Brain Development - How Knowledge Guides Practice
When I completed my degree, I did so without a deep understanding of children’s brain development. And, if I’m being honest, I didn’t think I really needed it. I mean, I could teach. I understood theory, developmental milestones, curriculum development - I was ready to go. Then, 5 years ago I went to a two day conference that changed everything for me. The name of the conference was ‘The neurobiology of complex trauma’. Sound complicated? It was, at first. But it was also intriguing enough to send me down a long road of research. I could never have anticipated how the knowledge I garnered from this conference would get under my skin, inspire years of research and truely alter my practice for life.
Following this conference I spent the next five years throwing myself into research around brain development and the impact of trauma. It wasn’t long before I realised this was not knowledge that was limited to working with children with adverse experiences. This was knowledge that could be applied across all platforms of practice. And so my research continued. I was lucky enough to attend Mind Up training, see Bruce Perry speak and much more. I read every book, article and blog I could get my hands on. And the more I learnt about the impact of trauma on brain development, the more I understood about how children’s minds are shaped in both typical and atypical circumstances.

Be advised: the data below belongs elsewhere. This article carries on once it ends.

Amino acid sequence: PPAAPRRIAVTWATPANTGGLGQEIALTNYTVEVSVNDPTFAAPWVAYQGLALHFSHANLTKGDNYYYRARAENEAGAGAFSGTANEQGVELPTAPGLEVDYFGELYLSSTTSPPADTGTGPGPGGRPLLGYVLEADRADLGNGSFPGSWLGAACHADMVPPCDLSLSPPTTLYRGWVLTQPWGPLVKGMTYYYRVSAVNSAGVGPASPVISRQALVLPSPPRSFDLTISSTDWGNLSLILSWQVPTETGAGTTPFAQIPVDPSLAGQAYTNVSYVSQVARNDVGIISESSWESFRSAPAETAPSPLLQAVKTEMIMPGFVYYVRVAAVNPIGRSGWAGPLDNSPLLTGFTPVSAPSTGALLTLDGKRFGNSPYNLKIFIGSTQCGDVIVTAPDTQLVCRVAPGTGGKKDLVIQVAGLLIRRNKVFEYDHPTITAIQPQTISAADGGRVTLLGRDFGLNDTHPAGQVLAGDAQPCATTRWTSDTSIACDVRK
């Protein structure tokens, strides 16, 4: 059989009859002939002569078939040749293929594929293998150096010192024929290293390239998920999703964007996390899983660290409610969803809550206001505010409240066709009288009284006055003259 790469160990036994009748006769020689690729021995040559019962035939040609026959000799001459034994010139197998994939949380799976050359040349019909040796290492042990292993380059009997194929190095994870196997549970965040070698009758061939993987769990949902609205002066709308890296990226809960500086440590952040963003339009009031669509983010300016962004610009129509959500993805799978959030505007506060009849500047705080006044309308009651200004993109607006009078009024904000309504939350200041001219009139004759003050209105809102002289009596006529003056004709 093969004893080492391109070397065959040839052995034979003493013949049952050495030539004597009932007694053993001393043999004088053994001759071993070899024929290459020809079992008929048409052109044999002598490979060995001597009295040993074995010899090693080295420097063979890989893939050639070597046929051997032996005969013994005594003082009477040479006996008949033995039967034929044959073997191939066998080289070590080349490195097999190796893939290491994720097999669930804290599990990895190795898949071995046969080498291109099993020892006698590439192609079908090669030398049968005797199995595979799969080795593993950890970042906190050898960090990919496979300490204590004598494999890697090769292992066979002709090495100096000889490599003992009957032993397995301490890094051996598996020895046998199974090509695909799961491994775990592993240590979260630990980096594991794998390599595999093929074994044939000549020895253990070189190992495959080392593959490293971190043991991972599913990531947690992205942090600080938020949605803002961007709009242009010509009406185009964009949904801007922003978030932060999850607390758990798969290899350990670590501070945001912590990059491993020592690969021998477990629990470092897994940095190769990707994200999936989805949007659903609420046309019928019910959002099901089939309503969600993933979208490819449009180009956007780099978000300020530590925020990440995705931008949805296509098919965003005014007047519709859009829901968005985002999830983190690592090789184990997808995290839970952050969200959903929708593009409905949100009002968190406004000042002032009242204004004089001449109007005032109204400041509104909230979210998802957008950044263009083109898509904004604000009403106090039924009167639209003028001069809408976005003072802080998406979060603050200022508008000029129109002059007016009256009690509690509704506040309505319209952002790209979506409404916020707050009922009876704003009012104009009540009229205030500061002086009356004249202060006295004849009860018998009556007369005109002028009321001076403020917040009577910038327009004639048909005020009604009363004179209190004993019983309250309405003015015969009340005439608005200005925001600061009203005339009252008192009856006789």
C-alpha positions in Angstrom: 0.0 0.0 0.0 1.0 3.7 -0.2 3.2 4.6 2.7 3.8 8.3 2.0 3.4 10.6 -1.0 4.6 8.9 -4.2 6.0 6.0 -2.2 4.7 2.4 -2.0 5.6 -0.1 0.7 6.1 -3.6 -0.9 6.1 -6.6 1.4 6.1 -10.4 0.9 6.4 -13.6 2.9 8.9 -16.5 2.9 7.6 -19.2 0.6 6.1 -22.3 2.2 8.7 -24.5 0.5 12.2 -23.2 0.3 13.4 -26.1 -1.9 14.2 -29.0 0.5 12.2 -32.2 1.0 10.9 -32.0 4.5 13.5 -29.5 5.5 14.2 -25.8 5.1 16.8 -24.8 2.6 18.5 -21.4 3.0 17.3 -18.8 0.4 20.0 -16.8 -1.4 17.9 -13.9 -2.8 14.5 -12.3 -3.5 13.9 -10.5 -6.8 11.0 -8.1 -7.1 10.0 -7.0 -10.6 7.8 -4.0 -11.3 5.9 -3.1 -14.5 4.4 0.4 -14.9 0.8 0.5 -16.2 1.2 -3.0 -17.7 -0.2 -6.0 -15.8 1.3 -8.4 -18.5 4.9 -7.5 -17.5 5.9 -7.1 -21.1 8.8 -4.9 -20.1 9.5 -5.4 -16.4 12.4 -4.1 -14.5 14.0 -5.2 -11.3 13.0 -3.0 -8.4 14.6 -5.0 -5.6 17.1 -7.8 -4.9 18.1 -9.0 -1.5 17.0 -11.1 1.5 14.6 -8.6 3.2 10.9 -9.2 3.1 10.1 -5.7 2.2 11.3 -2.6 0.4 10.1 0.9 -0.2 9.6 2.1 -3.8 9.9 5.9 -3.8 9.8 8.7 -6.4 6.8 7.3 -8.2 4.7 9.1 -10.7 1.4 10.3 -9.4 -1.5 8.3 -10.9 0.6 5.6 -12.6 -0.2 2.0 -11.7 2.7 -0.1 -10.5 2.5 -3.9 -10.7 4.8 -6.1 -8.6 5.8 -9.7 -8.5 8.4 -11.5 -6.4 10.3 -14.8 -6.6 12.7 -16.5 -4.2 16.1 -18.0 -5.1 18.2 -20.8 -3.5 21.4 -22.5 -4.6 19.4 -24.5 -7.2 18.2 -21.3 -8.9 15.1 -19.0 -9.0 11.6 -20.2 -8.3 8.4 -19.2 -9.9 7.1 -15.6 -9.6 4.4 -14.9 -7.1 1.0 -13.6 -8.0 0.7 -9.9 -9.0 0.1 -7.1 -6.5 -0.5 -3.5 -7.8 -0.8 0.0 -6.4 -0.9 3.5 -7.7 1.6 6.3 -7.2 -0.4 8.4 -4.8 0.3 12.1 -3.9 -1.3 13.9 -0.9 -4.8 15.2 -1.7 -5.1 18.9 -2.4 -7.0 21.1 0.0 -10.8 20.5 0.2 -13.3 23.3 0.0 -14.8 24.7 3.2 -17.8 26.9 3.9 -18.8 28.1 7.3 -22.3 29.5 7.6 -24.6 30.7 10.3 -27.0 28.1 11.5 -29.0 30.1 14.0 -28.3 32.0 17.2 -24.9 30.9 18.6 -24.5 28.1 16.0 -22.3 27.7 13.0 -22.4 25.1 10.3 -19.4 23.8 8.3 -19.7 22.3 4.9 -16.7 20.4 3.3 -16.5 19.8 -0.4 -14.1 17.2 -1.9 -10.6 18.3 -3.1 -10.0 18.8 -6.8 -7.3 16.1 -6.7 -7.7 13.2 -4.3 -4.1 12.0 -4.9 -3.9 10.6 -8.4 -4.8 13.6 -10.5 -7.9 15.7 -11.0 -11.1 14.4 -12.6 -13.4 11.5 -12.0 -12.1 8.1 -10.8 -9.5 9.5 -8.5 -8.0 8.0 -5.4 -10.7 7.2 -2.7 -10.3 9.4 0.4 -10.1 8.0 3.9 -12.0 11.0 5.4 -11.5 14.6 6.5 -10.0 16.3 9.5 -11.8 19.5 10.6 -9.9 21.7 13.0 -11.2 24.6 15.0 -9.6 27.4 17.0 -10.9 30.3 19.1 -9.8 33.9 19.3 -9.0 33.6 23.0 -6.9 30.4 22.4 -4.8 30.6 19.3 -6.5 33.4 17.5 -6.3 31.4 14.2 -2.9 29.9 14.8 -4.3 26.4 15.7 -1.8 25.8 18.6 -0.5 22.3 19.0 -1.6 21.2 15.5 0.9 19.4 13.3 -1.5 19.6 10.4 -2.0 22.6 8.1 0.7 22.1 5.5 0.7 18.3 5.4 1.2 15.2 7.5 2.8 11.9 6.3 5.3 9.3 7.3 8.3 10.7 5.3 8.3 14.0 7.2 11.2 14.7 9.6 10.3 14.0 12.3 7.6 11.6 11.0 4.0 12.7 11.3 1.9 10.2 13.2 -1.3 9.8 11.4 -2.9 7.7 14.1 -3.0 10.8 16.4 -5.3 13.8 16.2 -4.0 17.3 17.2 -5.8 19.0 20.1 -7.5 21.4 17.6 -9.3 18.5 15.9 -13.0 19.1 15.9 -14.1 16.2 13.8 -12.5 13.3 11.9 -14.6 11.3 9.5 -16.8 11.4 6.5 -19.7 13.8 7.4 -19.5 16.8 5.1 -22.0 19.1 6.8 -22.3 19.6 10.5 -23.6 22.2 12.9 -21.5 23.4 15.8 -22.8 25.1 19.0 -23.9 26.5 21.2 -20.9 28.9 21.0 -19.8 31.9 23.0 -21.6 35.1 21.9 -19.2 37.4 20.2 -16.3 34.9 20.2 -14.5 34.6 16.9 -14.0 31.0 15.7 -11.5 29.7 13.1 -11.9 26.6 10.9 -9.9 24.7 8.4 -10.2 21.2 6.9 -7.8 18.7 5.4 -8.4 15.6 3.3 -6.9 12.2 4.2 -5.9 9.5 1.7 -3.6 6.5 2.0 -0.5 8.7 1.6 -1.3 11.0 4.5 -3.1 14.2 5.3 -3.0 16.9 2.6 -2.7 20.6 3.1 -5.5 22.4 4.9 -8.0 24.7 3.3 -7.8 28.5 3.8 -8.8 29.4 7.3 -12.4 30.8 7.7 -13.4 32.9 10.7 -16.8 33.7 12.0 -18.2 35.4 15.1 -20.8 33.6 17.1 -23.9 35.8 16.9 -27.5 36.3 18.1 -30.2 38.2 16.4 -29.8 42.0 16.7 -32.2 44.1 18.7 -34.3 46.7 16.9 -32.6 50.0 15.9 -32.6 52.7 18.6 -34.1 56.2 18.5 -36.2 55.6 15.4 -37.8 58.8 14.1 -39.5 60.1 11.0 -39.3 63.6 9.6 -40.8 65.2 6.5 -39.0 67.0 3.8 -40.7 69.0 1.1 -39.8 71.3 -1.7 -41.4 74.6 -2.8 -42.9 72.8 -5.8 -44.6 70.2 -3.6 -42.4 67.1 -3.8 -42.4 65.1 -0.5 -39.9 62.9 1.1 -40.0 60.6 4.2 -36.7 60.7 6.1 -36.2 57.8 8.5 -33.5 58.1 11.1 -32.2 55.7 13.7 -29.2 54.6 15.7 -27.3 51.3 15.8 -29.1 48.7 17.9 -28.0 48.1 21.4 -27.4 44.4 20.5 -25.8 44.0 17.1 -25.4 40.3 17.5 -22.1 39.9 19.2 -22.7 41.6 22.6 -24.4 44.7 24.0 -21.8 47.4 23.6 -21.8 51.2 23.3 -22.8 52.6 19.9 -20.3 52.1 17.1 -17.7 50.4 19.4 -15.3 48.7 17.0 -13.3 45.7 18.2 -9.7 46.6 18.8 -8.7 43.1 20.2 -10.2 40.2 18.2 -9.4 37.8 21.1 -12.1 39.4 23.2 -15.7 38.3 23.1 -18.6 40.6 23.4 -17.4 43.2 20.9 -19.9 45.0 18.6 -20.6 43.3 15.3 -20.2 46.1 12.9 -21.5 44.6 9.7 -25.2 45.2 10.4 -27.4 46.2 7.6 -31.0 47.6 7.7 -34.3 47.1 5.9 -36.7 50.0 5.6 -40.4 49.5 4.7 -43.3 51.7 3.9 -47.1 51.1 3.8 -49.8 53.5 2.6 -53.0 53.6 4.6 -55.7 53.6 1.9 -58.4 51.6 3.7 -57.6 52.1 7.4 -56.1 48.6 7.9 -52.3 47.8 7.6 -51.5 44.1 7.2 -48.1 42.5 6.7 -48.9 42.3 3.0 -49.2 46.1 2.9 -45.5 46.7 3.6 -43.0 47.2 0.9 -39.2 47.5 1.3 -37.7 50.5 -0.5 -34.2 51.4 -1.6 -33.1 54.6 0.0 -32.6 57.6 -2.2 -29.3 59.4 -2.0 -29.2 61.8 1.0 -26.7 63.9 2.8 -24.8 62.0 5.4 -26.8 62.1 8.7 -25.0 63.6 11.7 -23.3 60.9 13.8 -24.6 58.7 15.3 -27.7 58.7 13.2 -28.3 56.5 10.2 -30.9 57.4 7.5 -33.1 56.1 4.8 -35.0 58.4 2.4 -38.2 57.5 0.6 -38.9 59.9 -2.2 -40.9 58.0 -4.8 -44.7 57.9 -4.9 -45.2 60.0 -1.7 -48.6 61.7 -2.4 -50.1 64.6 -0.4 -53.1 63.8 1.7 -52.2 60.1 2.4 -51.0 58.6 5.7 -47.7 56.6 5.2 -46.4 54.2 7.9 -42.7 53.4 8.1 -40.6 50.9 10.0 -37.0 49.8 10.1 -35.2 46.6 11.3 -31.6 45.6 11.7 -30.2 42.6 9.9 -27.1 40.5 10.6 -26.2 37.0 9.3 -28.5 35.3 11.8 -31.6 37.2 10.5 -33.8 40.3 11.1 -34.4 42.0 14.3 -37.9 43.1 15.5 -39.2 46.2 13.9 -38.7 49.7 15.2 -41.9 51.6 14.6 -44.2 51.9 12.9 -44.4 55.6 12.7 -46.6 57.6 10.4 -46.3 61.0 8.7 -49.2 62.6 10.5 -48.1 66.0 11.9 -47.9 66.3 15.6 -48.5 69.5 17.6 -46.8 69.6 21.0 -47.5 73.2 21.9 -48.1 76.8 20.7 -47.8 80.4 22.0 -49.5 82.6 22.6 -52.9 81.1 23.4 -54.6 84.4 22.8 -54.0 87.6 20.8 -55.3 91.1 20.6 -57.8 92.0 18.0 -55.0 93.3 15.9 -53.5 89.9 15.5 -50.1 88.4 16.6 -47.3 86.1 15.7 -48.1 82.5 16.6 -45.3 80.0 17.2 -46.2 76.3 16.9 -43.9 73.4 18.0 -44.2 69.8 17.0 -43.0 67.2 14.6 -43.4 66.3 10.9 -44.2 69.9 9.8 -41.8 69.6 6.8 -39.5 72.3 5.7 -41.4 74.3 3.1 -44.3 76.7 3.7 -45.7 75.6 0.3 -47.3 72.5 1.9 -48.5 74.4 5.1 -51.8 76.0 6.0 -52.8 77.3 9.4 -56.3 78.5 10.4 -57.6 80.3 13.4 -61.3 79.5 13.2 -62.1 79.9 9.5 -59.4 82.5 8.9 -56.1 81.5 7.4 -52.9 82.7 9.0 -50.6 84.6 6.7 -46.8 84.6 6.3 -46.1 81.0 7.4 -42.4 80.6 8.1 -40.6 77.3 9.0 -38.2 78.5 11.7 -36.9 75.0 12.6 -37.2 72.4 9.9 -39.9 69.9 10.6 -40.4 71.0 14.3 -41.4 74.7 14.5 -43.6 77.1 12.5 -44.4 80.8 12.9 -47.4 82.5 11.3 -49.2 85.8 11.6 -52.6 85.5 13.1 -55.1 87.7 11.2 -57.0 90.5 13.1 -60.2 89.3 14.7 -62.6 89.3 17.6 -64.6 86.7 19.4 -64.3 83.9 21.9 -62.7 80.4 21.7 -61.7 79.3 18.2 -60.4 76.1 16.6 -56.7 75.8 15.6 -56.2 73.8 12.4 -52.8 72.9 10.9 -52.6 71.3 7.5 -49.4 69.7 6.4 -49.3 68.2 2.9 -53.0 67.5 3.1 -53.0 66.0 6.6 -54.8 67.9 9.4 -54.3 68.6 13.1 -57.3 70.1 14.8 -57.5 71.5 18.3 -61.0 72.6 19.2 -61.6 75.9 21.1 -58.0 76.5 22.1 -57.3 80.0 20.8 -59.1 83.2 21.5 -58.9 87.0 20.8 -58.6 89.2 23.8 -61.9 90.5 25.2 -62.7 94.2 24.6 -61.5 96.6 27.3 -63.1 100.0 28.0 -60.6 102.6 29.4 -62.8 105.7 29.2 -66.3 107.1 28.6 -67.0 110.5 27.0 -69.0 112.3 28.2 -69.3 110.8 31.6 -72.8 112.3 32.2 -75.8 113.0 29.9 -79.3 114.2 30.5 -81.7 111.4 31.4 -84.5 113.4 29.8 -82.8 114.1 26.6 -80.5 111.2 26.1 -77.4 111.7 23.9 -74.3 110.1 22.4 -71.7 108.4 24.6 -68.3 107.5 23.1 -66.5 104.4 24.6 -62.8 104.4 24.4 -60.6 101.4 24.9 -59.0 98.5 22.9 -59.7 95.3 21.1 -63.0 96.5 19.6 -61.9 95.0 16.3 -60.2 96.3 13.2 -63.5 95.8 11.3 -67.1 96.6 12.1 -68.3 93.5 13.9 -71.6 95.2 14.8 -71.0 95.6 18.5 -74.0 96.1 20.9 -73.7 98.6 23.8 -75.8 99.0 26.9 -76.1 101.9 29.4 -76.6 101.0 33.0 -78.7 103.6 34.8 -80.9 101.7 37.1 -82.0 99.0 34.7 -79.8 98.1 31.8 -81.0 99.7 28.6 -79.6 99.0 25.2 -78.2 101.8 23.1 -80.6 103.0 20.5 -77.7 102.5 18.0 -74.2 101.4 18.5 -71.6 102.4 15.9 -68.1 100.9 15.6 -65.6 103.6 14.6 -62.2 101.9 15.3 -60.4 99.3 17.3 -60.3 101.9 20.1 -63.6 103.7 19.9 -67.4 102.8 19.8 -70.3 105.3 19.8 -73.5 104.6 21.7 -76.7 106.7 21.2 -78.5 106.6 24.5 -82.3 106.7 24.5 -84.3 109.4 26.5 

Eventually, after years of research and modifying practice accordingly I was able to see what it was like to take a service from start up and build practice around this area of research (combined of course with the practices promoted throughout the EYLF). The results were astounding. In a 96 place service, with 27 educators all well informed in the area of brain development, we implemented a mindful teaching approach that filtered through the whole service. The main principles we worked around were calm environments, primary caring systems, respectful interactions, and educating children around their own brain development.
I can’t say we perfected the practices overnight. It took some time for us to all understand and implement the principles from our research effectively and with a natural fluidity throughout the service. But eventually we had these ideas deeply embedded within our practice. As a result we had the calmest early learning environment I have ever experienced in 20 years in the sector. Children were participating in experiences which were rich, sustained and complex. Autonomy skills and self regulation were promoted easily and children proved to be capable beyond expectations. But the most beautiful part was the respect that could be seen in every corner of the service. Respect between educators, management, families and children. This allowed us to be innovative in our approach to education, and provide opportunities which were especially challenging to the children in relation to social interactions and experiences.
Often within early learning services we hear educators dismiss ideas or approaches due to the belief that the idea in question would be too difficult for the children. I challenge any such statement, because with this sort of understanding of how children’s brains develop, and through the application of principles derived from said knowledge, children can achieve outcomes beyond all expectations. Knowing all that I now know on the subject, I will never again underestimate a child’s capacity to learn.